Wednesday, March 11, 2020

Mother Daughter Widow Wife by Robin Wasserman



MOTHER DAUGHTER WIDOW WIFE is an interesting book that gets more interesting as you read because it goes in several directions that you (probably) won't expect. The format is a bit tricky, because it's told in multiple timelines with multiple POVs. It took me a shamefully long time to figure that out going in so I'll detail a little about what's going on to make it easier for others.

Lizzie is an ambitious student working at a research institution. Her professor gives her a golden opportunity to study a woman who has been checked in to the institute who has dissociative amnesia. Her POV takes place in the past. Elizabeth is grown-up Lizzie, now widowed and no longer involved in science. Her POV takes place in the present. Wendy is the name given to the woman with amnesia (short for "Wendy Doe") who is surprisingly cynical about her situation. Her POV takes place in the past. Alice is Wendy's daughter. She's looking into her mother's checkerboard past now that she's gone missing again. Her POV is in the present.

These three women and the roles they play in the narrative gradually intertwine. Over the course of the novel, you learn more about what drives Lizzie, what happened traumatic incident happened to Wendy, and how Alice lives under the shadow of her own psychological problems that remain largely unchecked. The psychology/neuroscience angle doesn't come into play as centrally as I thought it would, and this book isn't quite the thriller I imagined it would be based on the blurb and the cover. It's almost like a domestic drama, like Lianne Moriarty would write, where it takes these intimate scenes from people's lives and uses them to do an exhaustive character study on some truly flawed and yet completely relatable characters.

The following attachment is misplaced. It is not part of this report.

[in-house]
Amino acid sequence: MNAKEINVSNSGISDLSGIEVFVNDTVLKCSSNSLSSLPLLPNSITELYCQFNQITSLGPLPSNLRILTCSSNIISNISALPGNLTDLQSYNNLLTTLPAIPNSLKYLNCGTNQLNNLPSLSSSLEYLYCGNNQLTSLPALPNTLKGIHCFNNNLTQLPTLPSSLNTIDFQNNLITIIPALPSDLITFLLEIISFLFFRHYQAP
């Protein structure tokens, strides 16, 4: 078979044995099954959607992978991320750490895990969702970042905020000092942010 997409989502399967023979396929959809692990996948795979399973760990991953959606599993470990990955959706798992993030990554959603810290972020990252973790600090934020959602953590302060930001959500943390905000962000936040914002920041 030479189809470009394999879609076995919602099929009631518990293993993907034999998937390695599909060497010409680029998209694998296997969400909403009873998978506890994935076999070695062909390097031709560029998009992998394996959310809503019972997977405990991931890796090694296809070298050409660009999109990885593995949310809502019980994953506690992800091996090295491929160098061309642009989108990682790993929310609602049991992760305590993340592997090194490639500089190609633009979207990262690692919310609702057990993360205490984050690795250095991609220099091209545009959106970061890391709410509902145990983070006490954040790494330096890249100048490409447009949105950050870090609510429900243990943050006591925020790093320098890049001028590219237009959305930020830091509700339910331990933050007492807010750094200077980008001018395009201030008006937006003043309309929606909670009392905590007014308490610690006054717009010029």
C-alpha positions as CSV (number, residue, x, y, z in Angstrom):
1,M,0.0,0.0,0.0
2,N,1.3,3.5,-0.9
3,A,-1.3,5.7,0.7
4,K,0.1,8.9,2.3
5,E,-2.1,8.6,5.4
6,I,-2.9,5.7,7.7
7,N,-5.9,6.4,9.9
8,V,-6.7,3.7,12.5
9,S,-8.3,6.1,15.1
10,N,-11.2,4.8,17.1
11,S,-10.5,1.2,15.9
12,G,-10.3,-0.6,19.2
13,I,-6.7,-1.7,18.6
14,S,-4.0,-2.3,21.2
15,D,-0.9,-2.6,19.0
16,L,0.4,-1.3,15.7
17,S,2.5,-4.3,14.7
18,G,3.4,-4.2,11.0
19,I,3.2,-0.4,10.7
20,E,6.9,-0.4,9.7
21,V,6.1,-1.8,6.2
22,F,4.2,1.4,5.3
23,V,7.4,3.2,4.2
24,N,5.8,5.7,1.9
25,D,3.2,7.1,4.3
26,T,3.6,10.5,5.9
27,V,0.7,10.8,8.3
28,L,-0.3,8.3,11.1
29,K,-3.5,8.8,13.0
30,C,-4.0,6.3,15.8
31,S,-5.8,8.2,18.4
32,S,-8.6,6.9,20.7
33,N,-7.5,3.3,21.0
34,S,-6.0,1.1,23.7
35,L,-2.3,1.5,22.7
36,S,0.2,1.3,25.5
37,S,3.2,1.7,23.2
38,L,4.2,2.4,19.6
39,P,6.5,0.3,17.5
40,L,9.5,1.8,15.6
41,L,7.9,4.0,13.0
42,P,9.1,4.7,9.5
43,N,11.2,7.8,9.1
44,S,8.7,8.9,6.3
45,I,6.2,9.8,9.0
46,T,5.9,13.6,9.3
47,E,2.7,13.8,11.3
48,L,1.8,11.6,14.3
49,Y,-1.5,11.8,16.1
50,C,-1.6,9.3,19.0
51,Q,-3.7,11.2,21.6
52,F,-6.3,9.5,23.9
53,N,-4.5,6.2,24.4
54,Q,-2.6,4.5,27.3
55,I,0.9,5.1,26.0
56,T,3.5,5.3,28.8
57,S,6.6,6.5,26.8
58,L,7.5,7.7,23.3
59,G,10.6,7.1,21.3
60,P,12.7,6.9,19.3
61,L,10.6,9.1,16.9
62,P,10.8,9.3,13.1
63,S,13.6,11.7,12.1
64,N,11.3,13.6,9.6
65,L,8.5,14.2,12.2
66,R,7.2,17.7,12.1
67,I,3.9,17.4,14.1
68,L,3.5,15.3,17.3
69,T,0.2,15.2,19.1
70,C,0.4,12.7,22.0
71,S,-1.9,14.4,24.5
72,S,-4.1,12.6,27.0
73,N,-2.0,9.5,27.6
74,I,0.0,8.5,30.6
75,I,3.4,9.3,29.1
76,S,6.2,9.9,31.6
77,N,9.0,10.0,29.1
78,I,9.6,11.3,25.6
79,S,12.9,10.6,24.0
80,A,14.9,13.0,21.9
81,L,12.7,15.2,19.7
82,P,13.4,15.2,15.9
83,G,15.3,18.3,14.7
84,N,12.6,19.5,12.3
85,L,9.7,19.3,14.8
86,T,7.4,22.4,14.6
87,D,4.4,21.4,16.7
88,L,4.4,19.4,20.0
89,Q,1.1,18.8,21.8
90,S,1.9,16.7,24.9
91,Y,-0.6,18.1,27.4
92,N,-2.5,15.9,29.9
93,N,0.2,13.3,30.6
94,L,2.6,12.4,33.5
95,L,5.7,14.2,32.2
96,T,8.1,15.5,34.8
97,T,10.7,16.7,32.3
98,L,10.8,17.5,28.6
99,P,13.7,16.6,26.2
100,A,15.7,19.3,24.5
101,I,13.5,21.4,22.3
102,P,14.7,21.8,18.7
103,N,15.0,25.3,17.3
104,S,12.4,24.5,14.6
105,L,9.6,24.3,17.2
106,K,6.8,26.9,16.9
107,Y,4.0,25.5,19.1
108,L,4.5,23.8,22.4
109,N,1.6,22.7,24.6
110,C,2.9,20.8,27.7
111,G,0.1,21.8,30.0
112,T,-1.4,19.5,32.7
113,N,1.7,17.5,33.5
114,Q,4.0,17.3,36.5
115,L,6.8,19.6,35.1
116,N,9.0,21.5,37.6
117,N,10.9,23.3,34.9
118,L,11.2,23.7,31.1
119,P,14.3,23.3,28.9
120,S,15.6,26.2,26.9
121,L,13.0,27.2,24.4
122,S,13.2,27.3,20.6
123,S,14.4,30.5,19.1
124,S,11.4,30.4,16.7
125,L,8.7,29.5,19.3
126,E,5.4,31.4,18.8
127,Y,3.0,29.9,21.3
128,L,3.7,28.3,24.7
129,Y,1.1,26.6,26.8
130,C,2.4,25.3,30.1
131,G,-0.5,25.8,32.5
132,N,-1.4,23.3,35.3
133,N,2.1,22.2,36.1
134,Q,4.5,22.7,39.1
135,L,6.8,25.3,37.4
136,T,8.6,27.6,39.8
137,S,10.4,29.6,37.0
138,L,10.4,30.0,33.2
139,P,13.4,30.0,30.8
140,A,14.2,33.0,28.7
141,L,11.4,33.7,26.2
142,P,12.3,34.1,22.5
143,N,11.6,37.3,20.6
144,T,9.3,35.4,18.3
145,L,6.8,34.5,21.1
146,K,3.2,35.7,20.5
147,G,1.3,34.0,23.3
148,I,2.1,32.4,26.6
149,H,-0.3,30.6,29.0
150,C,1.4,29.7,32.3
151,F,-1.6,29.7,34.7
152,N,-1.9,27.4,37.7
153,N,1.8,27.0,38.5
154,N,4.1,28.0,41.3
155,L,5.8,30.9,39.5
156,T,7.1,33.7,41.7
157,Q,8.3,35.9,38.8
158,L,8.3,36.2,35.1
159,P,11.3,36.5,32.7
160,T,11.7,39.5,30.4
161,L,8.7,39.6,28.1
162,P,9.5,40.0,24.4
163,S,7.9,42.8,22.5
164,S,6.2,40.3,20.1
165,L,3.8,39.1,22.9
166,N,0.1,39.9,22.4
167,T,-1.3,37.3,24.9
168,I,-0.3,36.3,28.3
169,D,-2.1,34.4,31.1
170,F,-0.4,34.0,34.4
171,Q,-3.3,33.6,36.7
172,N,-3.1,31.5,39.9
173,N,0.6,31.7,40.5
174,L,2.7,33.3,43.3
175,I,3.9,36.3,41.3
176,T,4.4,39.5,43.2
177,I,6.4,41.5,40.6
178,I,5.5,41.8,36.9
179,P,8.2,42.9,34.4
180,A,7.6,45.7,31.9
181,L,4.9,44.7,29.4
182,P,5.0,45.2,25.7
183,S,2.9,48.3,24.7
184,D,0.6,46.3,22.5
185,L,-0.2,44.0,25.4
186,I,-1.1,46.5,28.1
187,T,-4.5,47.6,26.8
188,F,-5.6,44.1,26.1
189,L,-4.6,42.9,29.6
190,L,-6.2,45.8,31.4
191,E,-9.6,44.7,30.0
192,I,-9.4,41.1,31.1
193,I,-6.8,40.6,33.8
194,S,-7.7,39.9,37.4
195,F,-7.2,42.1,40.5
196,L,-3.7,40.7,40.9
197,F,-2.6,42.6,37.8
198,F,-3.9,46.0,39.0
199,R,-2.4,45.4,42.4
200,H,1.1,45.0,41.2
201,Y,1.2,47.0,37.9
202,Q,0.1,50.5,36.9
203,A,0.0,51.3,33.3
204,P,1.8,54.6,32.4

The first two thirds of this book read much faster than the last third. I did feel like it slowed down a little, but before I could get bored, Wasserman threw a curveball that completely changed my feelings about one of the other characters in the book and put their relationship with another character in a wholly new light. It made me realize how careful the foreshadowing was, and let me read the story with new eyes. I'm always impressed when an author can do that successfully as it shows such careful planning. MOTHER DAUGHTER WIDOW WIFE is the type of book that will do really well in book clubs and I wouldn't be surprised to see it topping the best-seller charts when it comes out. It made me realize that I have some other Wasserman titles in my TBR pile that I really ought to read, because I'm a sucker for books about morally grey women and she's quite good at writing them.

Thanks to the publisher for sending me a copy in exchange for an honest review!

3.5 out of 5 stars

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